Edd Hayes


Sculptor helps fallen soldiers find “The Way Home”

Those who have driven around The Woodlands have likely seen one of artist Edd Hayes’ 27 bronze deer sculptures or perhaps one of his other memorials throughout the country. But Hayes is hard at work on another monument for The Woodlands that is of particular importance to the sculptor.

“The Way Home” memorializes the sacrifices of the military, featuring the likenesses of two young Woodlands area Army soldiers who lost their lives in 2007 in a 10-foot-by-12-foot sculpture: Cory Kosters, who perished in Iraq, and Zach Endsley, who died in Afghanistan. In the sculpture, Kosters stands atop a hill, pointing to something in the sky while tapping Endsley on the shoulder to show him the way home, the two young men stuck between death and the afterlife, Hayes said. Their footprints are visible along a 10-foot path, where the faint pattern of other soldiers’ footprints will be visible.

“[It’s important] to honor all the young men who have given their all to keep this country free,” Hayes said. “It doesn’t celebrate war, but it dedicates the young men who have given their lives to keeping the peace and protecting the United States of America.”

The monument will showcase the soldiers at life size on a 6-foot monument and will be located on the east side of Town Green Park, he said. The monument will honor all branches of the military by showcasing their emblems while allocating space for plaques for those who would like to honor fallen members of the military.

Scheduled for installation sometime before Memorial Day 2014, “The Way Home” will be Hayes’ second war monument, the first a World War II monument in Gainesville, Texas. He has created more than 60 monuments across the country, from California to Florida and even in other countries since he constructed his first in 1999, the same year he was named an Official Texas State Sculptor by the Texas Legislature.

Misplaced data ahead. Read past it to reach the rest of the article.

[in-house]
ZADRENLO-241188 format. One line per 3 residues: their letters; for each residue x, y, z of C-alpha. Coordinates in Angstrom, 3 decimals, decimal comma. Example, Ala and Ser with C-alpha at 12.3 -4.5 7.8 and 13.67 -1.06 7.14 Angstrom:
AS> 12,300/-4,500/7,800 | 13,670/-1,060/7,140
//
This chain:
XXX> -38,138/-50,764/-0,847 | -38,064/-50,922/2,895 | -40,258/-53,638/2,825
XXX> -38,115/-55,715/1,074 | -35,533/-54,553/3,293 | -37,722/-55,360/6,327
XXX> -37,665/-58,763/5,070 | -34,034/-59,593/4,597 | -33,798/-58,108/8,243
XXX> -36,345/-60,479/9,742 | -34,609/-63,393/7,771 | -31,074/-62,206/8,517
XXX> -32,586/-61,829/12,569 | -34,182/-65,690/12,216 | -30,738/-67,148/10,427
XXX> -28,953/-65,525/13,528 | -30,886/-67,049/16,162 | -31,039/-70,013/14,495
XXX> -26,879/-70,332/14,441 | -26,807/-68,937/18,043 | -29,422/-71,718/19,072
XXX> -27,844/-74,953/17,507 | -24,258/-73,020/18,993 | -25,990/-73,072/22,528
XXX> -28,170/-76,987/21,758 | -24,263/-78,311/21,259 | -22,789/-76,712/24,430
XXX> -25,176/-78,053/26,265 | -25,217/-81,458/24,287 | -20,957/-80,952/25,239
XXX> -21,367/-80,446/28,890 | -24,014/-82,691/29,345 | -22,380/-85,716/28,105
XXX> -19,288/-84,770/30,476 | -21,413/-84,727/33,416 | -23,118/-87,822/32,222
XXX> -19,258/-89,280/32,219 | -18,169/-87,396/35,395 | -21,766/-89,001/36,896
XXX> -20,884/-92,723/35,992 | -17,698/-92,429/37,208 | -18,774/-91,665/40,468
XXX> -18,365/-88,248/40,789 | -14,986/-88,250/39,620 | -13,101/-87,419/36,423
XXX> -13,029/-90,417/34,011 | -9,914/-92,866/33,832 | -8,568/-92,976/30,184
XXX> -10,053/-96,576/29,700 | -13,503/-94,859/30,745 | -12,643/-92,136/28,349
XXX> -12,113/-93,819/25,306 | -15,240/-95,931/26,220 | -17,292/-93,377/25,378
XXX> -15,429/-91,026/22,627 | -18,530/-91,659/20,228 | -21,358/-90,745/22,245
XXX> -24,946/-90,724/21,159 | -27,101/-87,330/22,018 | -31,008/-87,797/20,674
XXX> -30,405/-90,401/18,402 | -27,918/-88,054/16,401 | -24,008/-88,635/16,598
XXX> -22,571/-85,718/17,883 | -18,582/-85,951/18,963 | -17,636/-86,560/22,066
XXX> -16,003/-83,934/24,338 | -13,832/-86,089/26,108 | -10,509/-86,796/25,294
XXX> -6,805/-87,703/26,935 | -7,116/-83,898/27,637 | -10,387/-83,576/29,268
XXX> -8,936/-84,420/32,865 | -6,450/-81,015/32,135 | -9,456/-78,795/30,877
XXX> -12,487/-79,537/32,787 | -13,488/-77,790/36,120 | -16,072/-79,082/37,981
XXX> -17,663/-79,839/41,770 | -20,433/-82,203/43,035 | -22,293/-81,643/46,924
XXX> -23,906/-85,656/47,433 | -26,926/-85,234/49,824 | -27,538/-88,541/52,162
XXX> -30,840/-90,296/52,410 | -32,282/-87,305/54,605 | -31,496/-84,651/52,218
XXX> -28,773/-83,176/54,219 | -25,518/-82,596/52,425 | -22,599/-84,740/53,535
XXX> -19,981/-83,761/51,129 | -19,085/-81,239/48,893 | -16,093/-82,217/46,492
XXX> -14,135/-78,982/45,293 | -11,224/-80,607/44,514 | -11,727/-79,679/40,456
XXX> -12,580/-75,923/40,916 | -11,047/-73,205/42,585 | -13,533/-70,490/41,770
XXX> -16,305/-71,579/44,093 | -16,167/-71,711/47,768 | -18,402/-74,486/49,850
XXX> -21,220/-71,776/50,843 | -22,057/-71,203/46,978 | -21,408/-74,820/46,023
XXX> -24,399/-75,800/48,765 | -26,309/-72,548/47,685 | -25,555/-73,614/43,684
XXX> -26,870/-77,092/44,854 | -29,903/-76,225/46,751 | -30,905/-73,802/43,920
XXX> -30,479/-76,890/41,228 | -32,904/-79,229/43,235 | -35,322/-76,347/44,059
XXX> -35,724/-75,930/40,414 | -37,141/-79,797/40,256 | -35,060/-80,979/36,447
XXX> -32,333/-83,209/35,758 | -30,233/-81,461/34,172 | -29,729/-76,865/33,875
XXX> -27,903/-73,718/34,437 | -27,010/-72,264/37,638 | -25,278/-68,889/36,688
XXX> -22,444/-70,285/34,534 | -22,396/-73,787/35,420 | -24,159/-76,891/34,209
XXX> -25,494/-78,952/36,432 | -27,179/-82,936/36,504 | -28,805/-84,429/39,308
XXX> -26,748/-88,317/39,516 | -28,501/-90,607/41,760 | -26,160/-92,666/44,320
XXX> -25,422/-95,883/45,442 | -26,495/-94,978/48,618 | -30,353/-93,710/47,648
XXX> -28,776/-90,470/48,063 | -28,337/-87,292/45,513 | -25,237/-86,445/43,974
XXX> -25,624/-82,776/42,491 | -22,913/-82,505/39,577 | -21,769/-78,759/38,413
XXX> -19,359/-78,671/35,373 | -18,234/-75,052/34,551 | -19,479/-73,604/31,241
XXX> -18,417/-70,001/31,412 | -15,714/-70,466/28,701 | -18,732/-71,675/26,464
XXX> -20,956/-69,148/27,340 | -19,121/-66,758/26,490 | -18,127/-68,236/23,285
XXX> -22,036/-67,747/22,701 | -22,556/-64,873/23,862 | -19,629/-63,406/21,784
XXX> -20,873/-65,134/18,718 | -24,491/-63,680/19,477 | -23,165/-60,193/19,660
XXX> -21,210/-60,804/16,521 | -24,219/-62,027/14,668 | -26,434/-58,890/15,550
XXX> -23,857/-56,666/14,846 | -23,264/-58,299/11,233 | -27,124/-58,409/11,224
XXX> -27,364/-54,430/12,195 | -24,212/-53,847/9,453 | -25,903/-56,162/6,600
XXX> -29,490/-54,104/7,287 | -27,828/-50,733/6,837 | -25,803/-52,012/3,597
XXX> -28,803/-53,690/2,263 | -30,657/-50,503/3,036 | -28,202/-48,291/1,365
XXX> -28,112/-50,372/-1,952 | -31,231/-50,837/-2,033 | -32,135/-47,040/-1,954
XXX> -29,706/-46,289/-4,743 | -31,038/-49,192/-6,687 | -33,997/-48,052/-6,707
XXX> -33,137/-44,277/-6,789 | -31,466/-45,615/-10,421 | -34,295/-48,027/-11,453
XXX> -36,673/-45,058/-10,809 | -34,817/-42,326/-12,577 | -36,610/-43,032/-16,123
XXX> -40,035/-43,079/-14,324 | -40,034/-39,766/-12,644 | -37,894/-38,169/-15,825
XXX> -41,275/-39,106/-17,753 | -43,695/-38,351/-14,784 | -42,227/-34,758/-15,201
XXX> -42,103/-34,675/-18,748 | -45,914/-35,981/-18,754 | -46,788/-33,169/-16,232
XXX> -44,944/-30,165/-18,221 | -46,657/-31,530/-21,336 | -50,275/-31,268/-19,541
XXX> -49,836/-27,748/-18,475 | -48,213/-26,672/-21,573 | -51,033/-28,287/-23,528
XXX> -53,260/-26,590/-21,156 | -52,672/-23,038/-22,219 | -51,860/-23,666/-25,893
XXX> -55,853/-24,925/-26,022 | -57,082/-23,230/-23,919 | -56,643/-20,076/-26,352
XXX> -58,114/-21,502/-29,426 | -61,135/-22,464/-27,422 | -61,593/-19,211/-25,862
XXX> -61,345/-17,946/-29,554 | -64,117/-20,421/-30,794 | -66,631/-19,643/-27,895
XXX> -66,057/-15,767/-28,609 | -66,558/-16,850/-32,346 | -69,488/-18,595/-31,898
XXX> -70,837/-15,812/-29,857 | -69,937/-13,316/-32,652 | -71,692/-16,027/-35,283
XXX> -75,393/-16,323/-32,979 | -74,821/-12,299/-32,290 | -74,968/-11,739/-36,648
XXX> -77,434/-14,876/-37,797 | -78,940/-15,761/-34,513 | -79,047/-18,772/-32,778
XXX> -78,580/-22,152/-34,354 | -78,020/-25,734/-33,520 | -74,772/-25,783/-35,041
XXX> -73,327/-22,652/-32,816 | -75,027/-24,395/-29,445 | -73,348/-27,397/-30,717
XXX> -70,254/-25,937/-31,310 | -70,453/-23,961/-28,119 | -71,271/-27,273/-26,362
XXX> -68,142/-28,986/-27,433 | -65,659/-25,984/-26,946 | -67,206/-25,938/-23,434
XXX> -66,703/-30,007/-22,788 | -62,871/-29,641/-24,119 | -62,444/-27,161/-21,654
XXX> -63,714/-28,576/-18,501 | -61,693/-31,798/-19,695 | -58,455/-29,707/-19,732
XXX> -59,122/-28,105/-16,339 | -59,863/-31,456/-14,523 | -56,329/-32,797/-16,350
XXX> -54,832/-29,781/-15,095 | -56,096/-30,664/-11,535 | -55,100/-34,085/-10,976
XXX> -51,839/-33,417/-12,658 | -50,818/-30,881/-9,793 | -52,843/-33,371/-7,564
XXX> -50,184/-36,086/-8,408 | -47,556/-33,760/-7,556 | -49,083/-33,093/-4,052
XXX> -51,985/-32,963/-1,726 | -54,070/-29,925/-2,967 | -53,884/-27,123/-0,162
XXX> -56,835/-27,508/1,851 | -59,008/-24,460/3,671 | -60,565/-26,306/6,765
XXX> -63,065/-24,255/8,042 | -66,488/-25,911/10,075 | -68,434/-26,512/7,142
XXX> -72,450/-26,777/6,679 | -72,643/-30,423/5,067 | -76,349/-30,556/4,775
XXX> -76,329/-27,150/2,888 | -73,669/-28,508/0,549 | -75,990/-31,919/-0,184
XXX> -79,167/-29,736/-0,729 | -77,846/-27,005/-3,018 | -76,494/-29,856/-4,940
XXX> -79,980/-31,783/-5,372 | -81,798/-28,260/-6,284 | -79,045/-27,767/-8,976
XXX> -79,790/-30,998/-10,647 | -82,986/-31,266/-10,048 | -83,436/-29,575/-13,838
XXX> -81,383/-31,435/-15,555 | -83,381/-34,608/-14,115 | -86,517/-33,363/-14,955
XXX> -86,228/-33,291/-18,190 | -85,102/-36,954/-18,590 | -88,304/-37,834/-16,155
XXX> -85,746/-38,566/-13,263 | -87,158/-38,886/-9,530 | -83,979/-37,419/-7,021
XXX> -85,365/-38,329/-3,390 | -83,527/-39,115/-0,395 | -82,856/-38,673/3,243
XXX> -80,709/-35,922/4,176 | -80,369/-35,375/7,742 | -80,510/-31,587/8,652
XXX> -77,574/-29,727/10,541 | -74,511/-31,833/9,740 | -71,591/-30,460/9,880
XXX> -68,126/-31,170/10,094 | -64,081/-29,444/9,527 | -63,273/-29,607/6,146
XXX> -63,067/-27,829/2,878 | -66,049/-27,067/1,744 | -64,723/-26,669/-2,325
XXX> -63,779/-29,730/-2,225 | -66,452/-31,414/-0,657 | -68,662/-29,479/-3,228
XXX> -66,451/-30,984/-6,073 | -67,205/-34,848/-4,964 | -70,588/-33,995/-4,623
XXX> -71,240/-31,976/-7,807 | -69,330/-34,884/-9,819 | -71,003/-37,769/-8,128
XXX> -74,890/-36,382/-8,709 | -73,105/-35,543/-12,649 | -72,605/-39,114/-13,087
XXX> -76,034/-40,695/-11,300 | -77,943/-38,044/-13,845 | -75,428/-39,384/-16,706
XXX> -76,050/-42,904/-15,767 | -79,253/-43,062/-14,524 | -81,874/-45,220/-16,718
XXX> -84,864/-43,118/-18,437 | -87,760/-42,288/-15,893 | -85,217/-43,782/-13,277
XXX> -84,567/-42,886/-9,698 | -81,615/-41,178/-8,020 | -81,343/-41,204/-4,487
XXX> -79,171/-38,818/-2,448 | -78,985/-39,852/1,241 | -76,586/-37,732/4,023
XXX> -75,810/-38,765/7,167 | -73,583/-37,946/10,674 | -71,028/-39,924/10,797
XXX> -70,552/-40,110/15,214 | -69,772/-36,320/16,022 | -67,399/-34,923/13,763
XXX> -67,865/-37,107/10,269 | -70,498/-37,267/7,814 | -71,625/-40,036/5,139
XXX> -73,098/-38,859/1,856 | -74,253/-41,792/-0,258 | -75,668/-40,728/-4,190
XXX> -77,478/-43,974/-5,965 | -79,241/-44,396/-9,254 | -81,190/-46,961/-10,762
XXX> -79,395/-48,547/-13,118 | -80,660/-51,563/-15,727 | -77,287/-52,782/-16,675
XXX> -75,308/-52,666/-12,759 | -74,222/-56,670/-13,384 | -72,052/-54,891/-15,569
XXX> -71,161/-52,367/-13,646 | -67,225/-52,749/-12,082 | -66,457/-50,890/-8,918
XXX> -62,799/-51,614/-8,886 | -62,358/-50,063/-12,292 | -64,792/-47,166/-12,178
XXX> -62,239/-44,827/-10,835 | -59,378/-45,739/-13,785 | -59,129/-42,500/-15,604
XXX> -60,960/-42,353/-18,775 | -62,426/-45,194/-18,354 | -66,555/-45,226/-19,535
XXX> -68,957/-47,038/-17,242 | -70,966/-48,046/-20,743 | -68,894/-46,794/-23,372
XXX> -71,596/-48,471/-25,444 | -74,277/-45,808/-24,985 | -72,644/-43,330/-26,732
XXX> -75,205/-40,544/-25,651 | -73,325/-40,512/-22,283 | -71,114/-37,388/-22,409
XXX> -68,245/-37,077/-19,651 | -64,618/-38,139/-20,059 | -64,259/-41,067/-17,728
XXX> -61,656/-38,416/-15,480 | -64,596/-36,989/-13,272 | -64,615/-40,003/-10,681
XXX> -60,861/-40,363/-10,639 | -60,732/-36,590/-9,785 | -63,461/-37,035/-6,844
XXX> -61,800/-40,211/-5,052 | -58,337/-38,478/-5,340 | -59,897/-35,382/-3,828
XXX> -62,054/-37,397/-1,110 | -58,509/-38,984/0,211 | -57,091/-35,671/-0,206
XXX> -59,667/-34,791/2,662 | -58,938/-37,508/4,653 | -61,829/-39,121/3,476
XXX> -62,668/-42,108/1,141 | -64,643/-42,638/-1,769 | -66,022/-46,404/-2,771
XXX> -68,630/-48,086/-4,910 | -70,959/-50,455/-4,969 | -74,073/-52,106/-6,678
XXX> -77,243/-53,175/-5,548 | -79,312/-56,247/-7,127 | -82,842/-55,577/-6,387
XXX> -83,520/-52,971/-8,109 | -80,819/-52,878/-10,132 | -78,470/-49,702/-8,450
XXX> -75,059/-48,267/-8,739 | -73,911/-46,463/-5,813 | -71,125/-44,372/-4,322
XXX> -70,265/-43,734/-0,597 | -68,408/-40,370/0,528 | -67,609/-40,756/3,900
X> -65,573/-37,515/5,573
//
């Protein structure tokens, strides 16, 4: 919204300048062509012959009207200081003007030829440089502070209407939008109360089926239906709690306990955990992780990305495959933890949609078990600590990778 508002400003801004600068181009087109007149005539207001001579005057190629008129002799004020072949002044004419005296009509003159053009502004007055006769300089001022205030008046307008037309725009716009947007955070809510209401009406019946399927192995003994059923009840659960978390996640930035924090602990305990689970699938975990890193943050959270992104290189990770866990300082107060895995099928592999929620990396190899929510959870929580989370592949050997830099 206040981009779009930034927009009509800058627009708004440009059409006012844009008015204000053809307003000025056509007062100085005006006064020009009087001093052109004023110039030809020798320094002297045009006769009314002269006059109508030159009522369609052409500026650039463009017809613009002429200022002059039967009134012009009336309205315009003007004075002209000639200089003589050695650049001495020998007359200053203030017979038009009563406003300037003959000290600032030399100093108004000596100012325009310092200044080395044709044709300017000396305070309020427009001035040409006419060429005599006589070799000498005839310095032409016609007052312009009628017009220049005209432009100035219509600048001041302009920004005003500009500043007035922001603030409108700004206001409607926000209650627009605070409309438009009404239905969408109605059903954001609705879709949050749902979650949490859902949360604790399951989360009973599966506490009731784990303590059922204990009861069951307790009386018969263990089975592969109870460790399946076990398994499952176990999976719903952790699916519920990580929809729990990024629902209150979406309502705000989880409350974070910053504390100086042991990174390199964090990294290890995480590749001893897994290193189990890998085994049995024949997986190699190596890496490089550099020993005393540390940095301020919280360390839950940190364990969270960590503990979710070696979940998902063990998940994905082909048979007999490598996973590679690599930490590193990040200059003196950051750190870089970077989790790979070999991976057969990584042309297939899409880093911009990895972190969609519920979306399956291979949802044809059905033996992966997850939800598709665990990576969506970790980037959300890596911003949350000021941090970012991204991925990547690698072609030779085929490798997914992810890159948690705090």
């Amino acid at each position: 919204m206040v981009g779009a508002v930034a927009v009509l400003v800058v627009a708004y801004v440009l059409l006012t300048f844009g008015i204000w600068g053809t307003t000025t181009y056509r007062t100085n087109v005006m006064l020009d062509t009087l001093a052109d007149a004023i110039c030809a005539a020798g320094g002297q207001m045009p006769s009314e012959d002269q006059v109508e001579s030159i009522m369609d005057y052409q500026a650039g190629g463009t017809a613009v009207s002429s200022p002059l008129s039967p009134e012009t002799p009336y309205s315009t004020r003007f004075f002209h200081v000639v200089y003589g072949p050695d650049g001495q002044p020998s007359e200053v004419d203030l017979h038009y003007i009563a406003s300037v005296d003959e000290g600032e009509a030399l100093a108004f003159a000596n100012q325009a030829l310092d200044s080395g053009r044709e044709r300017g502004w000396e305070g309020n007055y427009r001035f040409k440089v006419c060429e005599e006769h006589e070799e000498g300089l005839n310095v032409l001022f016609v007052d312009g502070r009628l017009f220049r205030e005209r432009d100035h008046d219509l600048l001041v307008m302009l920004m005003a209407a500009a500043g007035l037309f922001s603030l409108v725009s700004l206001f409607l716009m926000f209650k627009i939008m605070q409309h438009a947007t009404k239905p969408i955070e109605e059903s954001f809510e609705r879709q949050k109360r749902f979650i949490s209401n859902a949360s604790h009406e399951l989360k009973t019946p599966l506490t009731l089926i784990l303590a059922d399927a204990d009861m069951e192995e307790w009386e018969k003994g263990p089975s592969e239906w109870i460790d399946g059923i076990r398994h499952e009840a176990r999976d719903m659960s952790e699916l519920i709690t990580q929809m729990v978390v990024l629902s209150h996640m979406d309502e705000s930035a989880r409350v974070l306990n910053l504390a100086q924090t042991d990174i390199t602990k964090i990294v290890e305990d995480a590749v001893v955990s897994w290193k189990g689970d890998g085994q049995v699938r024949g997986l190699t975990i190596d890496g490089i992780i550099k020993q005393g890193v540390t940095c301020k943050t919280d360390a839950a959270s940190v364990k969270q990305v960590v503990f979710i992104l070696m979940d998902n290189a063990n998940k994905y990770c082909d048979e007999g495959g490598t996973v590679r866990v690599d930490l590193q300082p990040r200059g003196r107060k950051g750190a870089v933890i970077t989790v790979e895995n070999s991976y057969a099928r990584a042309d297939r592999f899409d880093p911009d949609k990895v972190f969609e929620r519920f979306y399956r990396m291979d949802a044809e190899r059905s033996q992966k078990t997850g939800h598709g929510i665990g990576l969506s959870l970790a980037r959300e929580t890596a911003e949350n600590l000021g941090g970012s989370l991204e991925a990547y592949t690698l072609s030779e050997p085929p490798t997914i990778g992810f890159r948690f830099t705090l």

Hayes, 67, said he was not always interested in art as a career.

“It was something that I could always draw,” he said. “My mother tried to get me to pursue art when I was young, but I was never interested in it. But art kept following me around all my life.”

Hayes said he held a number of other jobs before picking up art as a hobby in his mid-30s, including construction, electrical, plumbing and sales. An interest in painting and two-dimensional artwork later led to an interest in sculpture. The hobby soon became a full-time job as Hayes realized he envisions art in three dimensions better than two.

Although “The Way Home” may be one of his more personal works, Hayes said it is nowhere close to his largest work. His “Wild and Free” piece, located next to the Reliant Astrodome, is a nearly 200-foot-long stone and bronze sculpture featuring six 1 -sized wild mustangs.

Hayes said he enjoys working on large pieces, and he hopes to continue constructing bigger and better monuments.

“My work is everything to me,” Hayes said. “When I started, it was just something I could do to make a little extra money. But I realized that I was supposed to be a sculptor.”

Edd Hayes Studio, www.eddhayes.com, 281-350-2502

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